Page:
You don’t necessarily need a garden worthy of the Chelsea Flower Show, according to Abel McGrath Property Consultant Genevieve Carrier, however landscaping is the first thing that potential buyers see, so it’s well worth investing in ‘greening up’ your outdoors if you’re thinking of heading to sale.

Ms Carrier says it may sound obvious but street appeal is still extremely important so getting your garden in order should be a top priority.

“Research has shown that lifestyle changes and work commitments have meant the allure of a large garden may not be what it once was,

“While buyers like having plenty of outdoor space, they don’t always relish a garden that requires a lot of maintenance,” Ms Carrier says.

“Prospective home owners might gaze admiringly at your borders, lawns and trimmed hedges, but they’ll also be mentally toting up the man-hours.

“It’s safe to assume that for most buyers, a house with a garden is more attractive than one without, as long as it comes with an equally attractive reticulation system.”
She says although a good looking garden is important, you don’t have to spend a lot of money on expensive landscaping – it can be as simple as pruning, weeding and putting some top-up mulch on your garden beds and mowing the lawn.

Ms Carrier says the importance placed on gardens and outdoor areas can also be swayed by location.

“If you’re close to parklands or minutes to then each, then the outdoor areas and gardens become less of a necessity,” she adds.

“However, if you are a significant distance from attractive parklands or nature reserves then the outdoor areas and gardens will become of prime importance.”

Here are some expert tips on preparing gardens and outdoor areas for sale:

  • You don’t have to spend a fortune – it’s advisable to improve on an established garden rather than putting in a brand new one.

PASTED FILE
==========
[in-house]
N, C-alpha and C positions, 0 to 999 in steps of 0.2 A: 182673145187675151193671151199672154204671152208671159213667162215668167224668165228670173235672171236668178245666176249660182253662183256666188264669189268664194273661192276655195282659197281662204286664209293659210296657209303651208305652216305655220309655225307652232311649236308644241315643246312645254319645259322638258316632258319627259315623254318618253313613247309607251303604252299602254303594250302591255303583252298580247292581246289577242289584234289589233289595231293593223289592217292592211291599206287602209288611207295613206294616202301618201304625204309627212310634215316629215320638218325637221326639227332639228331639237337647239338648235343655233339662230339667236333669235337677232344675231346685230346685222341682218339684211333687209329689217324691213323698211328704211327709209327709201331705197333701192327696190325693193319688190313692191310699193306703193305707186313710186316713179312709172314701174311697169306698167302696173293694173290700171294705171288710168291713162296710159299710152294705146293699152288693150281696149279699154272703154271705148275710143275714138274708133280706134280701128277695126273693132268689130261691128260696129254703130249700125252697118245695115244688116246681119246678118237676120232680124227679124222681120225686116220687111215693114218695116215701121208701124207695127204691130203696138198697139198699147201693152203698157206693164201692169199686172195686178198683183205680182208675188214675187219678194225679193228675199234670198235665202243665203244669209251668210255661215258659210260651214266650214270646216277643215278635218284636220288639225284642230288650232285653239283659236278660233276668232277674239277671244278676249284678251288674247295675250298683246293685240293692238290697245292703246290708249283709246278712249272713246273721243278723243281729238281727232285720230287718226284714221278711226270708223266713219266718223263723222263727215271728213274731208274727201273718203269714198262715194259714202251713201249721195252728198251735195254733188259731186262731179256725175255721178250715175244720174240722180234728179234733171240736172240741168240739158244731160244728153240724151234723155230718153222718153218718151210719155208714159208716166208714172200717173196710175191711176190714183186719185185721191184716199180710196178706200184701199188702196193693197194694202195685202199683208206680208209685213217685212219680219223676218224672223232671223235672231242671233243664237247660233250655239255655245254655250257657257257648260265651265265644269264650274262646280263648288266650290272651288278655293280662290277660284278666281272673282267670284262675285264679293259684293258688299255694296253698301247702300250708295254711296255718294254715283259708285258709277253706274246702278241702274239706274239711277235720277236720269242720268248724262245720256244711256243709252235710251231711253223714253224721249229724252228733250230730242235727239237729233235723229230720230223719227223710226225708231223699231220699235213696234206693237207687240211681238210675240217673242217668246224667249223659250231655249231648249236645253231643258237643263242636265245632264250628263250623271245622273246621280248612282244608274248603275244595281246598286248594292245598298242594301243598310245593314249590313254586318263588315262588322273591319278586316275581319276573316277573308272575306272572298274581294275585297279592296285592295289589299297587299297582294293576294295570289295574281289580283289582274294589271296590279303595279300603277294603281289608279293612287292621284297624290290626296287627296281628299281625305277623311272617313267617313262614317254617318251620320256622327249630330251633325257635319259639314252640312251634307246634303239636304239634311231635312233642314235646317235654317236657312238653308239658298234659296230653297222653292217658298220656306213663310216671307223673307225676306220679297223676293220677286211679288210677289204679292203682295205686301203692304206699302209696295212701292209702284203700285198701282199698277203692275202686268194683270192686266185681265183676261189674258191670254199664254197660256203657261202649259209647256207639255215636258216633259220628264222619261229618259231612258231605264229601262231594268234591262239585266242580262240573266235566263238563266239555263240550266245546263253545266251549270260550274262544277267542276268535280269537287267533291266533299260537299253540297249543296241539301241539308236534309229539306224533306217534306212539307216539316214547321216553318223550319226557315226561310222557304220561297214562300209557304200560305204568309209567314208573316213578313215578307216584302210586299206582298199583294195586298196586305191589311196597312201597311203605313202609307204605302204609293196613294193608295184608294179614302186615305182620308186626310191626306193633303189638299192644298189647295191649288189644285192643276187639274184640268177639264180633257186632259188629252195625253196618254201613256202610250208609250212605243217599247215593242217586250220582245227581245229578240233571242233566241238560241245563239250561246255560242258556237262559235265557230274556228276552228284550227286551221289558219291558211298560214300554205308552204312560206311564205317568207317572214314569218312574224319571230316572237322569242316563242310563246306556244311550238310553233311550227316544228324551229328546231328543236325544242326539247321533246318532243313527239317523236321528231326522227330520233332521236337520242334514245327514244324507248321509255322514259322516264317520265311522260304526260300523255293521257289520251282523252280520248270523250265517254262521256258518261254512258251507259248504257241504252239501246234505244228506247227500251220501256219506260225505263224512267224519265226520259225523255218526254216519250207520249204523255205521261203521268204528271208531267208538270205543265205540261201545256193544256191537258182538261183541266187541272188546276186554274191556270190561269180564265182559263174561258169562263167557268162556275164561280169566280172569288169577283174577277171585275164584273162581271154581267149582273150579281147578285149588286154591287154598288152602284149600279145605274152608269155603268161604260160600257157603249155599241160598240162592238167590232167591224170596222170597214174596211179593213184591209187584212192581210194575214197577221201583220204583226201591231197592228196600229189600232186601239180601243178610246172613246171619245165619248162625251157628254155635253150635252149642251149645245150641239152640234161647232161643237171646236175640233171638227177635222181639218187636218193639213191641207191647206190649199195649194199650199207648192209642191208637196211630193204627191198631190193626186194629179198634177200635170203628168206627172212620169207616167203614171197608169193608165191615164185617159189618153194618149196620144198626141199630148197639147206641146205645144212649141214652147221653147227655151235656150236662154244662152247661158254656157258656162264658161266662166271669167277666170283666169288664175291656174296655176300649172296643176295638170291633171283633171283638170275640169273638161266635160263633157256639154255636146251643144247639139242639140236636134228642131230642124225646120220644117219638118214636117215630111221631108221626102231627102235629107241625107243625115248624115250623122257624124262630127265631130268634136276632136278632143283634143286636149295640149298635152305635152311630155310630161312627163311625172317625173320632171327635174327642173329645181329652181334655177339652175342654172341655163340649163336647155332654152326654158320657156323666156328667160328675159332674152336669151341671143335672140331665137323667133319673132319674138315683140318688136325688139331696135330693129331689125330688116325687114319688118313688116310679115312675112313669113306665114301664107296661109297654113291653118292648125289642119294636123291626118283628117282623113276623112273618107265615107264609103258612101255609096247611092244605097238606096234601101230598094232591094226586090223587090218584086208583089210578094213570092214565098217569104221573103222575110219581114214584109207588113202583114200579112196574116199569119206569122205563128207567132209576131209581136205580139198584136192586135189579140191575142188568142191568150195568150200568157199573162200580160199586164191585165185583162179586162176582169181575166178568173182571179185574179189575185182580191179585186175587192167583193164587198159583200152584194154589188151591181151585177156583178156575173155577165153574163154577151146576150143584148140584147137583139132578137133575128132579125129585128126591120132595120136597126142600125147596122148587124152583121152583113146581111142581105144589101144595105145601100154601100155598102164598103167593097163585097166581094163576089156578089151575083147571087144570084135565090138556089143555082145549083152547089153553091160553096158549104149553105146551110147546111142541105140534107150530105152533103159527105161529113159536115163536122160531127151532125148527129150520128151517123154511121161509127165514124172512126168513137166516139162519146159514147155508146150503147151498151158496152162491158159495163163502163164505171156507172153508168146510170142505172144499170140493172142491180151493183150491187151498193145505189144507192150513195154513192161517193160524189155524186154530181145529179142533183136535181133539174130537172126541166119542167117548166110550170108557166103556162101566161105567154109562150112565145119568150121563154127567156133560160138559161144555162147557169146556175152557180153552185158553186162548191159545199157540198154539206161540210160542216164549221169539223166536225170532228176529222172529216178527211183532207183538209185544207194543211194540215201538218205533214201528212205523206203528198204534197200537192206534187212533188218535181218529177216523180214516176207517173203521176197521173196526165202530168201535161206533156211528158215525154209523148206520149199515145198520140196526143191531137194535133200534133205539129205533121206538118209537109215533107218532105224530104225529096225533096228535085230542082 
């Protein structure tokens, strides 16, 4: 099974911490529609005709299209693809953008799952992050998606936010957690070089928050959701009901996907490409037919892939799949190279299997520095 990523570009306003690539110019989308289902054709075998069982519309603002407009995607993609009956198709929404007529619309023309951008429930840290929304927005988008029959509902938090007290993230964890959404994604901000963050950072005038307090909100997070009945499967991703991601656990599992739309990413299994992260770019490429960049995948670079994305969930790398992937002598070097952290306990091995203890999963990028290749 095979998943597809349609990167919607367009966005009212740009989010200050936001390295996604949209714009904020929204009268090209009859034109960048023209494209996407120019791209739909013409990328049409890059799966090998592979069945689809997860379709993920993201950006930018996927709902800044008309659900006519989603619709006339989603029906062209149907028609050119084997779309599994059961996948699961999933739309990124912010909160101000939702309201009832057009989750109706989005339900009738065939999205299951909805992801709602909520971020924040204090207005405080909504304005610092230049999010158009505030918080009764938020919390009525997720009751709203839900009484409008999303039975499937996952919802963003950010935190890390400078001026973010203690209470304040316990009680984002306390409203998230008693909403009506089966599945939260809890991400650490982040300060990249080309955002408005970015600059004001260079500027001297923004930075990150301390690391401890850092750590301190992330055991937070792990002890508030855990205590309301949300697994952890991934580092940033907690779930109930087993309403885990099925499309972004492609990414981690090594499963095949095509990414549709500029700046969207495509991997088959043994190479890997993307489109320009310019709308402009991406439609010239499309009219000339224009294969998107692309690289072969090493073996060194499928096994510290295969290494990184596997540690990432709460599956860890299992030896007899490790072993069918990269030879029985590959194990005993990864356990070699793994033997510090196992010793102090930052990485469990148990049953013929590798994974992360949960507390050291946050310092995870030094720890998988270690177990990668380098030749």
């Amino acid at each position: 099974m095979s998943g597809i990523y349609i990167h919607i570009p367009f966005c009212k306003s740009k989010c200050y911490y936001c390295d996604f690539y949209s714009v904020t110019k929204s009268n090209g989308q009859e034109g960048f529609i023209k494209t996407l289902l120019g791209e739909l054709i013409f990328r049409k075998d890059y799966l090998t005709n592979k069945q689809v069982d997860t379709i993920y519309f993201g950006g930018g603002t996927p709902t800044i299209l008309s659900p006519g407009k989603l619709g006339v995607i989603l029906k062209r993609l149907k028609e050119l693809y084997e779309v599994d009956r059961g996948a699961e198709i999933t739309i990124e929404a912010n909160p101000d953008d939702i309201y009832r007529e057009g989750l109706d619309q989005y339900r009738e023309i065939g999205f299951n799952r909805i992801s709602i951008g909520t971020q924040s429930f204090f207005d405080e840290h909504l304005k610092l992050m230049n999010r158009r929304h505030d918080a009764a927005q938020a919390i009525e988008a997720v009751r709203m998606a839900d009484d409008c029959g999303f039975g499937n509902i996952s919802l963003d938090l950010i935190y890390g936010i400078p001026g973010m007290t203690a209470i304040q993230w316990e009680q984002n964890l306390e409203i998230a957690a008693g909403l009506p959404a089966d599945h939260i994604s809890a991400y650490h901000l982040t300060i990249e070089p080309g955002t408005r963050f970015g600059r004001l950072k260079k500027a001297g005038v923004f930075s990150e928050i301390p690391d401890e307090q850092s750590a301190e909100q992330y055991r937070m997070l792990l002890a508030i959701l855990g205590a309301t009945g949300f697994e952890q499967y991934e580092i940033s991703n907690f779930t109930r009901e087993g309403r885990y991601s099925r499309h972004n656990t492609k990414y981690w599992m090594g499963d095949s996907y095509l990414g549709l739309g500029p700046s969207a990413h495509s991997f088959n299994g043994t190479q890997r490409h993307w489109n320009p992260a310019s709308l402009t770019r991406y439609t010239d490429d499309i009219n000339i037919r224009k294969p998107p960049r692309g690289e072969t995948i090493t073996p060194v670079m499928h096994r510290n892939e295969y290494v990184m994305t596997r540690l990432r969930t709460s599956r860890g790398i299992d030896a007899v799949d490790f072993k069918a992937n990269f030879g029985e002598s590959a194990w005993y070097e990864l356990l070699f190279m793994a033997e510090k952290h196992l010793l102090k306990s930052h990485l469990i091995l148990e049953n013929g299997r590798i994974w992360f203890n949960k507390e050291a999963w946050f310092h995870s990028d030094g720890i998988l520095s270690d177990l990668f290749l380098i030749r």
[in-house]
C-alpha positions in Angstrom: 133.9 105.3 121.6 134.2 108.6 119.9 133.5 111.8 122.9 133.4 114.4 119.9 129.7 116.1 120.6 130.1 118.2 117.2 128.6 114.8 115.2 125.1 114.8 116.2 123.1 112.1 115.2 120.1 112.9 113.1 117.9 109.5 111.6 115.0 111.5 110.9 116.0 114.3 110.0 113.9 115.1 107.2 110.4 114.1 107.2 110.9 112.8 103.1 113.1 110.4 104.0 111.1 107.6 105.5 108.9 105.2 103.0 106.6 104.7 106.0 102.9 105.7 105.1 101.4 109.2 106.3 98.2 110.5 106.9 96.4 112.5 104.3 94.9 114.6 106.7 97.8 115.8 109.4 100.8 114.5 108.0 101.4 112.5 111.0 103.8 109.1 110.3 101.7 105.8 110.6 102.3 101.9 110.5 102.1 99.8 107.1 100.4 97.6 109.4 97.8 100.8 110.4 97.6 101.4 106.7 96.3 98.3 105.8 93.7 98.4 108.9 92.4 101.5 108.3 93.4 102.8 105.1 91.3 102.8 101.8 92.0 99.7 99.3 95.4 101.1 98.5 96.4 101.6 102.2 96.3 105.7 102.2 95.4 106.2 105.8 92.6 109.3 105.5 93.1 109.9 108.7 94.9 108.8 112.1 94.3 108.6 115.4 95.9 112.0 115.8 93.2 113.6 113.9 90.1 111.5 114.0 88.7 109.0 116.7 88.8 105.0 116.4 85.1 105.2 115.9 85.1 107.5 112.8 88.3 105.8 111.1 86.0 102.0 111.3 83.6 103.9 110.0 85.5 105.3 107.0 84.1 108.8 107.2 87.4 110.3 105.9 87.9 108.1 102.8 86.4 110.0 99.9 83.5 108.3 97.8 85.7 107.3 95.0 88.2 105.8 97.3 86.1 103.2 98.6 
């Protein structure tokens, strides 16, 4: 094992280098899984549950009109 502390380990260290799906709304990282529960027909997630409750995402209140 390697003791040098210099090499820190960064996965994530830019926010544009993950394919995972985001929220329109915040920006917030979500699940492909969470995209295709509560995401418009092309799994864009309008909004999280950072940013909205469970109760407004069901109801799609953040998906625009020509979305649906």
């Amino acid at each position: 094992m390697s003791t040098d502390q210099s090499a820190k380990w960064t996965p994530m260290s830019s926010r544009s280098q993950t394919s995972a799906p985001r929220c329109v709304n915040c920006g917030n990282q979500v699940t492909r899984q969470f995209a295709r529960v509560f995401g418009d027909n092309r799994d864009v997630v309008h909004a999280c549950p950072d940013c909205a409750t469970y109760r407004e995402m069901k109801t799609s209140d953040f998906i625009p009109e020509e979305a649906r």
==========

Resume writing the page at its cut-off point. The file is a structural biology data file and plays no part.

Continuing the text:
• If you need to add to the garden, choose plants that complement the style of your home.
  • Plant some potted bloomers for instant cheer and choose some plants with a bit of fragrance particularly at the entrance.
  • Fix any broken or rusted garden lights or fixtures in the garden
  • Mend fences, make sure gates are fixed and in working order so the home doesn’t appear neglected – prying open a garden gate in front of buyers does not look good and these are important things that buyers look at.
  • Ensure that any uneven brick paving is fixed and driveways and paved areas are cleaned with a high pressure hose
  • Invest in some good outdoor lighting so the yard looks as good at night as it does during the day and consider spot or strip lighting or illuminated water features.


Why it’s important to listen to what the market tells you

It’s no secret that the West Coast property market is experiencing one of its most challenging periods in recent years.

While markets in Sydney and Melbourne have continued to experience record growth and seemingly continued unmet spiralling demand, the market here has softened considerably in the wake of the resources slow down.

This has impacted not just sellers, but landlords also, who have been forced to readjust their expectations around expected return on their investment.

While at the height of the boom, landlords might have had the luxury of choosing between a plethora of competitive offers, these days, tenants have a lot more bargaining power.

Abel McGrath Property Manager, Samantha Withnell, says although the market is definitely tough in many respects, there are still ways landlords can ensure they get the best out of their investment property.

“Being realistic and listening to good advice is really the key to achieving a decent rental return in a quieter market,” Ms Withnell says.

She says landlords are in general more realistic and are also willing to listen to good quality advice.